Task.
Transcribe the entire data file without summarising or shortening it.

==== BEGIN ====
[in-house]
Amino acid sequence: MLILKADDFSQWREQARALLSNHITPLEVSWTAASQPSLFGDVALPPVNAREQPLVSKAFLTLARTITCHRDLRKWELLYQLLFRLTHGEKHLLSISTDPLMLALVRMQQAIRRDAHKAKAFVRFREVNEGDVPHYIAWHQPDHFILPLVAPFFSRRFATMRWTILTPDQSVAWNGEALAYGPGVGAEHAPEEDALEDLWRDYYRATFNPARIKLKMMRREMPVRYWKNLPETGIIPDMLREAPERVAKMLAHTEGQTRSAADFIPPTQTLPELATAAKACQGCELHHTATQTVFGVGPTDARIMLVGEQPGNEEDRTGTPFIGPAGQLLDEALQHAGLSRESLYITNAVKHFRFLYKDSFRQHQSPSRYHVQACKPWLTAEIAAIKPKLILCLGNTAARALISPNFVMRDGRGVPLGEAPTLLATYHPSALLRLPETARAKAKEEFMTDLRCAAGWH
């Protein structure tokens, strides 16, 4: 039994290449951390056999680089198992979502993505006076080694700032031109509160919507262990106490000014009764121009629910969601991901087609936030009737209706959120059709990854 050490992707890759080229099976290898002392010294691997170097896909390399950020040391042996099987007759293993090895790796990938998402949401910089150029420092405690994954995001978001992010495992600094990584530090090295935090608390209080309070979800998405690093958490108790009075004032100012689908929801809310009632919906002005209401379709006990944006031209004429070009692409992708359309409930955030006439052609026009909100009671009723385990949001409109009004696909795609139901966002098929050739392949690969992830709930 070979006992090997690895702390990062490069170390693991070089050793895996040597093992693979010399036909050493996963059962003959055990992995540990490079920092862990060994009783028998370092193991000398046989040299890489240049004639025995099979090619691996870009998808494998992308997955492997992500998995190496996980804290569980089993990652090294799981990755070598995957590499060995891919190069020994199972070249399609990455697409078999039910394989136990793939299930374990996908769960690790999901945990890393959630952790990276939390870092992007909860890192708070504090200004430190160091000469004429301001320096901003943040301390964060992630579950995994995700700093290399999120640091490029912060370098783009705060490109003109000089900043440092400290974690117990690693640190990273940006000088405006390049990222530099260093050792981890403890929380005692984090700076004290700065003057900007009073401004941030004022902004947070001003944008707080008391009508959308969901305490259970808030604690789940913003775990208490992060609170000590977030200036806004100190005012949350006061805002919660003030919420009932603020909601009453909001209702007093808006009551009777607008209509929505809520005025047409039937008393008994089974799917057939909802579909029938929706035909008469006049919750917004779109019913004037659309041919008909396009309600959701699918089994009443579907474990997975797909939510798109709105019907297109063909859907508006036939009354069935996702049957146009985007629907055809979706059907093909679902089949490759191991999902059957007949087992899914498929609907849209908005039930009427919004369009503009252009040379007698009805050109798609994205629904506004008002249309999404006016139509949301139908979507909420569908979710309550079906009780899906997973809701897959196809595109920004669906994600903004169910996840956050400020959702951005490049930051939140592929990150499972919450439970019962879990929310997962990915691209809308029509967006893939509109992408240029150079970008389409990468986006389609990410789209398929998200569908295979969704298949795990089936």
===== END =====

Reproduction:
[in-house]
Amino acid sequence: MLILKADDFSQWREQARALLSNHITPLEVSWTAASQPSLFGDVALPPVNAREQPLVSKAFLTLARTITCHRDLRKWELLYQLLFRLTHGEKHLLSISTDPLMLALVRMQQAIRRDAHKAKAFVRFREVNEGDVPHYIAWHQPDHFILPLVAPFFSRRFATMRWTILTPDQSVAWNGEALAYGPGVGAEHAPEEDALEDLWRDYYRATFNPARIKLKMMRREMPVRYWKNLPETGIIPDMLREAPERVAKMLAHTEGQTRSAADFIPPTQTLPELATAAKACQGCELHHTATQTVFGVGPTDARIMLVGEQPGNEEDRTGTPFIGPAGQLLDEALQHAGLSRESLYITNAVKHFRFLYKDSFRQHQSPSRYHVQACKPWLTAEIAAIKPKLILCLGNTAARALISPNFVMRDGRGVPLGEAPTLLATYHPSALLRLPETARAKAKEEFMTDLRCAAGWH
């Protein structure tokens, strides 16, 4: 039994290449951390056999680089198992979502993505006076080694700032031109509160919507262990106490000014009764121009629910969601991901087609936030009737209706959120059709990854 050490992707890759080229099976290898002392010294691997170097896909390399950020040391042996099987007759293993090895790796990938998402949401910089150029420092405690994954995001978001992010495992600094990584530090090295935090608390209080309070979800998405690093958490108790009075004032100012689908929801809310009632919906002005209401379709006990944006031209004429070009692409992708359309409930955030006439052609026009909100009671009723385990949001409109009004696909795609139901966002098929050739392949690969992830709930 070979006992090997690895702390990062490069170390693991070089050793895996040597093992693979010399036909050493996963059962003959055990992995540990490079920092862990060994009783028998370092193991000398046989040299890489240049004639025995099979090619691996870009998808494998992308997955492997992500998995190496996980804290569980089993990652090294799981990755070598995957590499060995891919190069020994199972070249399609990455697409078999039910394989136990793939299930374990996908769960690790999901945990890393959630952790990276939390870092992007909860890192708070504090200004430190160091000469004429301001320096901003943040301390964060992630579950995994995700700093290399999120640091490029912060370098783009705060490109003109000089900043440092400290974690117990690693640190990273940006000088405006390049990222530099260093050792981890403890929380005692984090700076004290700065003057900007009073401004941030004022902004947070001003944008707080008391009508959308969901305490259970808030604690789940913003775990208490992060609170000590977030200036806004100190005012949350006061805002919660003030919420009932603020909601009453909001209702007093808006009551009777607008209509929505809520005025047409039937008393008994089974799917057939909802579909029938929706035909008469006049919750917004779109019913004037659309041919008909396009309600959701699918089994009443579907474990997975797909939510798109709105019907297109063909859907508006036939009354069935996702049957146009985007629907055809979706059907093909679902089949490759191991999902059957007949087992899914498929609907849209908005039930009427919004369009503009252009040379007698009805050109798609994205629904506004008002249309999404006016139509949301139908979507909420569908979710309550079906009780899906997973809701897959196809595109920004669906994600903004169910996840956050400020959702951005490049930051939140592929990150499972919450439970019962879990929310997962990915691209809308029509967006893939509109992408240029150079970008389409990468986006389609990410789209398929998200569908295979969704298949795990089936």